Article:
Can a tea plantation company be a component supplier to aerospace and defence? As odd as it sounds, the unique distinction goes to Rossell India, whose subsidiary Rossell Techsys has emerged as a leading supplier of wire harnesses and panels to aerospace giants Boeing and Lockheed Martin. A third generation entrepreneur, Rishab Gupta, instead of settling down with the decade-old plantation business, chose to ride the opportunity arising from the offset clause introduced by the government for foreign players keen on bagging Indian defence contracts. Starting off with harnesses, Rossell Techsys is now offering electrical panels for military aircraft. It has also partnered with Boeing to offer the first ever industry-sponsored skilling post-diploma course. The company, which is in talks with marquee French and Israeli clients, now wants to expand its capabilities by targeting the domestic MRO space.
"It is unheard of that a company goes from being a start-up to a ‘supplier of the year’ in just two years,” mentions Phil Ament in a video shot by Boeing to felicitate its top supplier for 2015. The start-up that Ament, vice president, supplier management at the aerospace giant is referring to is Rossell Techsys. The Bengaluru-based component maker is actually a wholly-owned subsidiary of tea-producing company, Rossell India. Incorporated seven years ago, the company supplies harnesses and panels to Boeing and Lockheed Martin. Recalling the moment of crowning glory, Rishab Gupta, director, Rossell India, says, “We had to compete with 13,000 active suppliers of Boeing and we won. It was really special.” The aerospace and defence venture is the brainchild of the 31-year-old third generation entrepreneur of the Gupta family that owns Rossell India.
At his opulent farmhouse in Delhi, there is a pyramidical structure with glass walls and ceiling. Gupta has a telescope pointing to the sky inside that room. It seems like his favourite place on this vast farmhouse. “I’m very passionate about aerospace and defence,” says Gupta, whose venture supplies parts for the best aircraft and helicopters in the world such as the F-18, Chinook, and Apache.
While Gupta spotted an opportunity in the sky, it was all about plantations for his grandfather and father. With almost 65,000 employees, the family runs the largest tea estate in Assam under Rossell India, a listed entity with a market cap of 2.76 billion, spanning tea, aviation and defence (technology and engineering), product support services (aerospace) and hospitality (QSR chain Kebab Xpress in India and KFC franchise in Nigeria).
After completing his MBA from Boston, Gupta returned to India in 2007 and joined the family business. It was around this time that the government had come out with an offset policy that mandated 30-50% local sourcing by global defence and aerospace companies bagging Indian defence contracts. “We primarily entered defense and aerospace because of the offset clause,” informs Gupta. The demand for aircraft, helicopters, fighter planes was only going to go up, and any company winning a contract would need local players to support them to comply with the clause. So Gupta decided to make the bet.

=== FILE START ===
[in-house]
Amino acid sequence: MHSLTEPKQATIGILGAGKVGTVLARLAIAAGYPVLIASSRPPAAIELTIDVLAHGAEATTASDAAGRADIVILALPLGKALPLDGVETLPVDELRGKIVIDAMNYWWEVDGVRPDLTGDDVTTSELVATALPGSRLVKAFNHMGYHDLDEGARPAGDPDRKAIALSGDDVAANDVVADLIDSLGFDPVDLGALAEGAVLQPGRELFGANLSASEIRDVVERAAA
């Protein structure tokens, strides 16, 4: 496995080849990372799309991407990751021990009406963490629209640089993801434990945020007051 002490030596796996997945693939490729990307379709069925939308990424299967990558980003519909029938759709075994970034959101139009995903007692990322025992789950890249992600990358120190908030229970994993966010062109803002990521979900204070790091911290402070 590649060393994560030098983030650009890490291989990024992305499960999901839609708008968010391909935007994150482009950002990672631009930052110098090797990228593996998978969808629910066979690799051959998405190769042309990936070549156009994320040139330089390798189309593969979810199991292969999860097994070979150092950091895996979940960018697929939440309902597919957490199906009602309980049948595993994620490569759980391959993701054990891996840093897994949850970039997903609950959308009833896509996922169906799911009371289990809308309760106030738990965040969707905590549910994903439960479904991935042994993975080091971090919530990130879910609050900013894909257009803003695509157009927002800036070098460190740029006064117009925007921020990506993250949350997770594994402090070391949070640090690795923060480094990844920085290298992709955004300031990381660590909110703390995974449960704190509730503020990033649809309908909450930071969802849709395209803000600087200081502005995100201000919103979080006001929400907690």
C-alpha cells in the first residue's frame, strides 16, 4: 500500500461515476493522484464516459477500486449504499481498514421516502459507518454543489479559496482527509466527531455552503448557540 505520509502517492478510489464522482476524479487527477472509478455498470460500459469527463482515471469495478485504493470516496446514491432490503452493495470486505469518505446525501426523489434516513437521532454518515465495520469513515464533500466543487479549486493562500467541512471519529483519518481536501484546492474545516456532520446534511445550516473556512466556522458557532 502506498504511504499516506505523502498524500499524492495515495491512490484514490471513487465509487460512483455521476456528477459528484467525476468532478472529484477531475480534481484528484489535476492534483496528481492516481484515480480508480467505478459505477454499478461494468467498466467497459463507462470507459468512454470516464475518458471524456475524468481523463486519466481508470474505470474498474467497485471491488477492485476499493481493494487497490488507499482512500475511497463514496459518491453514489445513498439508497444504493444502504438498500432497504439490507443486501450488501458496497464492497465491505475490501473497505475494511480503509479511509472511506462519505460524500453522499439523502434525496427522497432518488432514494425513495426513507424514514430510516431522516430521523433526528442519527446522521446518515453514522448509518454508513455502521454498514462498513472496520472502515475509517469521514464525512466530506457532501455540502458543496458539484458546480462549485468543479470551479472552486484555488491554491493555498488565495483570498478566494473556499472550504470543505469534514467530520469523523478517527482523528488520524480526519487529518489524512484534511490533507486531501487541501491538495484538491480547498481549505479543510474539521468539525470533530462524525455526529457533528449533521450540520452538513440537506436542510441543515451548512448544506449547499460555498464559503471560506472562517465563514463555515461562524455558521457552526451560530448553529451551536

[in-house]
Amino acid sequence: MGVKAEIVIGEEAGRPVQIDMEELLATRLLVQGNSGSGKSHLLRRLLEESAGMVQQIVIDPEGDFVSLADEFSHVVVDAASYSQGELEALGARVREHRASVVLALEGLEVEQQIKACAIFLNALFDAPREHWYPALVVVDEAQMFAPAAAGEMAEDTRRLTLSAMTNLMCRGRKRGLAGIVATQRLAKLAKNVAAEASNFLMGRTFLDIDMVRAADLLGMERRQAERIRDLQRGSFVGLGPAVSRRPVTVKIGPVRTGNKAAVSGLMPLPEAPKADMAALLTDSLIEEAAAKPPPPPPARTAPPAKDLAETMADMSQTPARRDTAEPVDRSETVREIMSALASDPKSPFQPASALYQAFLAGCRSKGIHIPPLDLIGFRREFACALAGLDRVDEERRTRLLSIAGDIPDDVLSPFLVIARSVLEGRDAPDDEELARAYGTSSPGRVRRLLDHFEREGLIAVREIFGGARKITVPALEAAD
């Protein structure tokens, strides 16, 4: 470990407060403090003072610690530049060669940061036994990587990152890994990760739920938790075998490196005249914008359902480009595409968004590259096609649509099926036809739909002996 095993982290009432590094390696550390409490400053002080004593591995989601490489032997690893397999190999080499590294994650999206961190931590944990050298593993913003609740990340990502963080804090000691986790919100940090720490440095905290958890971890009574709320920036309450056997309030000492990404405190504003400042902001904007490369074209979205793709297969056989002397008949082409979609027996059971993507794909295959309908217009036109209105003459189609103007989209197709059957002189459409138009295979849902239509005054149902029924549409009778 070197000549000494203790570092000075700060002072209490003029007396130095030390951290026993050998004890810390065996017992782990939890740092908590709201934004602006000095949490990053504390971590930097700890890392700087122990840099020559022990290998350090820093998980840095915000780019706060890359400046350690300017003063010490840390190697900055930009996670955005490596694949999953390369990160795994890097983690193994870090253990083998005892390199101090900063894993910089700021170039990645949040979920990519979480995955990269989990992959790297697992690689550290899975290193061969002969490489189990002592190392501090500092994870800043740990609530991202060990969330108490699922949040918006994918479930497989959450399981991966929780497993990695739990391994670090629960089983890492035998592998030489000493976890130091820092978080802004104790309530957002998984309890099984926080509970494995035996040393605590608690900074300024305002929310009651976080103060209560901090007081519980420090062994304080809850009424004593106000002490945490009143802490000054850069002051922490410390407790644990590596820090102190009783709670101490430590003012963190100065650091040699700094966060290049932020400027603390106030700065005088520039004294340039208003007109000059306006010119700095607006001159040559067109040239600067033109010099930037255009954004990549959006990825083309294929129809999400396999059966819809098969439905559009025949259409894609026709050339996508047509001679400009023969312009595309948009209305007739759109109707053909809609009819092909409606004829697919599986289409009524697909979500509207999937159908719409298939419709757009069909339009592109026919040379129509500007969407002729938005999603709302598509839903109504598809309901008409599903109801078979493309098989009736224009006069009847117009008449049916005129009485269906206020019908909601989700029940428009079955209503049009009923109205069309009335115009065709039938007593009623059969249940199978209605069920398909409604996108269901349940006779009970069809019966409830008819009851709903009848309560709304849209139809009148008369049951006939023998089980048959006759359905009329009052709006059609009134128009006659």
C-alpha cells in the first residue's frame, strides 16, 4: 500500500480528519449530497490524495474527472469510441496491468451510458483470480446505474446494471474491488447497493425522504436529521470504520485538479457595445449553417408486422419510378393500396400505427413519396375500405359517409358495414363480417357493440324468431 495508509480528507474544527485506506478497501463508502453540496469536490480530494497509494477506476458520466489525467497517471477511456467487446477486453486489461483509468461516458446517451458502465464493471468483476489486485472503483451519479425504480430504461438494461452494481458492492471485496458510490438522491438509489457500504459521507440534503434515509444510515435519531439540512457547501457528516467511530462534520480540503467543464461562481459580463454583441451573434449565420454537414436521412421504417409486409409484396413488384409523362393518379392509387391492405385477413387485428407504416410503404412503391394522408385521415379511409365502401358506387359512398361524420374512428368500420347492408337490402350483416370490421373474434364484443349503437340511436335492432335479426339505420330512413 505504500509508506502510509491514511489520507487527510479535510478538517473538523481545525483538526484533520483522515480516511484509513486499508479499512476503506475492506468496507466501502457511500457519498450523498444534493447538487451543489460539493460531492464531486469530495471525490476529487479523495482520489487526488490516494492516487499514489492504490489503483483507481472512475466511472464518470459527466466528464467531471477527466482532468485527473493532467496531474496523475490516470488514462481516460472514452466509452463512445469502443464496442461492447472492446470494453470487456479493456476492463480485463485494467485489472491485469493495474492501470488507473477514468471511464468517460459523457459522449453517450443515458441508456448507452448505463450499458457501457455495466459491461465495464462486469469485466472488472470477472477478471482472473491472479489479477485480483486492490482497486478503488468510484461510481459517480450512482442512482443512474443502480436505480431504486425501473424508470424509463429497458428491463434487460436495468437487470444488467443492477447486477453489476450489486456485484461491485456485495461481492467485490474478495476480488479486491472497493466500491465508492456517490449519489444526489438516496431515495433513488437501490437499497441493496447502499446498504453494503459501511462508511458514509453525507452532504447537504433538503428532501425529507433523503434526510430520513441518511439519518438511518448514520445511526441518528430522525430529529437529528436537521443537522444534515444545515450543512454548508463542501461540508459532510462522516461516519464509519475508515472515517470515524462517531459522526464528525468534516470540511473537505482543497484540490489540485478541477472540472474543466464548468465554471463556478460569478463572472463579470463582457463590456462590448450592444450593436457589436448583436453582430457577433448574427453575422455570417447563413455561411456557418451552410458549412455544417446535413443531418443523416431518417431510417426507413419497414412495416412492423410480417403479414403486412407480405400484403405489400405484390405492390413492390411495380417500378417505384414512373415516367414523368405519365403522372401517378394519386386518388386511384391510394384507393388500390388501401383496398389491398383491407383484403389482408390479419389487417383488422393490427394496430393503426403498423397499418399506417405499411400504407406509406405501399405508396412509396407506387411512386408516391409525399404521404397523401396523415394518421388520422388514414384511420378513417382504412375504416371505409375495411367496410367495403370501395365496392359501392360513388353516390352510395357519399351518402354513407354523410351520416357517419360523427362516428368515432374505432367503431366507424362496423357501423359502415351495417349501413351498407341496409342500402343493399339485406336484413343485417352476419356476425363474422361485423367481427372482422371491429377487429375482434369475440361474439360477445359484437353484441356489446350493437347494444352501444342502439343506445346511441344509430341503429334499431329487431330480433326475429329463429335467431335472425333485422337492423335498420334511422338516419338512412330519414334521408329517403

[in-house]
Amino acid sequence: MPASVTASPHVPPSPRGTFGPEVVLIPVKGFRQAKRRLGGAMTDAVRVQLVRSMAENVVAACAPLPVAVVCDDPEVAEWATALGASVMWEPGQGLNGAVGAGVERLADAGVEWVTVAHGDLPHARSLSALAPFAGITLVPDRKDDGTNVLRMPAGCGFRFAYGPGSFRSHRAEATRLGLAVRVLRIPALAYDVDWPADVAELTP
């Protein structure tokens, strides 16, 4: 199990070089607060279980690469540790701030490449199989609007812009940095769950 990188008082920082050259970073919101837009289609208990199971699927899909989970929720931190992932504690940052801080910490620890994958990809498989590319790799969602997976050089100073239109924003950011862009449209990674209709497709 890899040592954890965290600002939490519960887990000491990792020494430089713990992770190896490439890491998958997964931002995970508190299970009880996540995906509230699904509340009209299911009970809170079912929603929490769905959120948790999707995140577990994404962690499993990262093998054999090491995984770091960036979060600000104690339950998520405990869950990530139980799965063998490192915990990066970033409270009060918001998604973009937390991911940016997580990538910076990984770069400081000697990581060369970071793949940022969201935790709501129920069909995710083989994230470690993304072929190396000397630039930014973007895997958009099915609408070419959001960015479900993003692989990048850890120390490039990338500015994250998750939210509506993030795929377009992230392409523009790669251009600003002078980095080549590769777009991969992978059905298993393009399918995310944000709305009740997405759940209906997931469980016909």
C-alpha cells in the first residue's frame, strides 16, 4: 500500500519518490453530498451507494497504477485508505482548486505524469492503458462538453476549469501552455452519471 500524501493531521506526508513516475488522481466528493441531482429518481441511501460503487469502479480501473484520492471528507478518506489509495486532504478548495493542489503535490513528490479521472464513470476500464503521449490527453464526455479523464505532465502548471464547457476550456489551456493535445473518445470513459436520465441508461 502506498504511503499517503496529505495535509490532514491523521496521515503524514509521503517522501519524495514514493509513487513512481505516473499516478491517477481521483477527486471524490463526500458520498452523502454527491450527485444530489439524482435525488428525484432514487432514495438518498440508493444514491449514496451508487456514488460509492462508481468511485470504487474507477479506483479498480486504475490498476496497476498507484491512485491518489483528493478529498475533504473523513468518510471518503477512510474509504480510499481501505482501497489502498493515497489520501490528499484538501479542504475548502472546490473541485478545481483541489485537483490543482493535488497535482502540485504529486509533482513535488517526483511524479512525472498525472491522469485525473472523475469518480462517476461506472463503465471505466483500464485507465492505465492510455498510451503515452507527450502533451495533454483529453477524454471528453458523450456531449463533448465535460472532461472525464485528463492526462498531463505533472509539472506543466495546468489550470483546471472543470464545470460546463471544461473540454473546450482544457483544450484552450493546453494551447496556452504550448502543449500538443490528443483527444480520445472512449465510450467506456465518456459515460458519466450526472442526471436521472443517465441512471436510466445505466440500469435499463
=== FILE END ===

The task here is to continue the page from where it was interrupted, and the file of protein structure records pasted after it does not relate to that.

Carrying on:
But neither he, nor the company, had any prior experience in aerospace manufacturing. In 2010, he scouted for talent and a leader to help build the business. That is when he met Prabhat Kumar Bhagvandas, the current CEO. An engineer with experience in design and development of embedded and electrical systems, Bhagvandas had also helped several start-ups scale up in the US and India. “I met him in 2010. We sat together and developed a 10-year vision for the business. It was a meeting of minds,” recalls Bhagvandas.
In 2011, Gupta bought a small defence equipment manufacturing unit in Bengaluru with 20 employees. Investment to the tune of 500 million was made over the initial three years. The duo zeroed in on wiring harnesses as an area to scale up after some contemplation. “Harness has application across platforms. It is used in aircraft, tanks, ships, and helicopters,” reasons Gupta. The company started building its competency by bagging small orders from public sector companies such as Hindustan Aeronautics (HAL) and Bharat Electronics (BEL). But soon, the duo felt that things weren’t going in the desired direction.
“For two years, we catered to HAL, BEL and others but realised this whole tendering system was not a viable advantage as it was focused on cost alone. It is fraught with situations where anybody can underquote and walk away with the business. The whole cost-based proposition wasn’t working well for us,” says Bhagvandas.
That is when the company shifted away from local players and looked at global players. As luck would have it, Boeing was looking to develop a local supplier base. “Boeing had sold Chinook, Apache and P8 to the government wherein they had offset obligations. If they wanted to execute and deliver those billion-dollar contracts, they had to have partners in India,” mentions Gupta.
Rossell got its first contract in 2013 for Boeing’s F-18 fighter jet programme. While Boeing needed them, there were a few other things which worked in their favour. Ashwani Bhargava, director, enterprise supply chain management, Boeing India, says, “While choosing suppliers, we look at quality delivery plus some economic advantage. Rossell’s background was in the tea business, not defence. However, they came across as a very approachable company with positive attitude. We, thus, started with one or two parts, and then ramped up,” he says. Conventionally, global companies have looked at Indian suppliers with a bit of suspicion. “They tend to think that Indians culturally come up with jugaad. But our vision was different. We wanted to offer an experience of finish and finesse truly on par with the rest of the world,” adds Bhagvandas.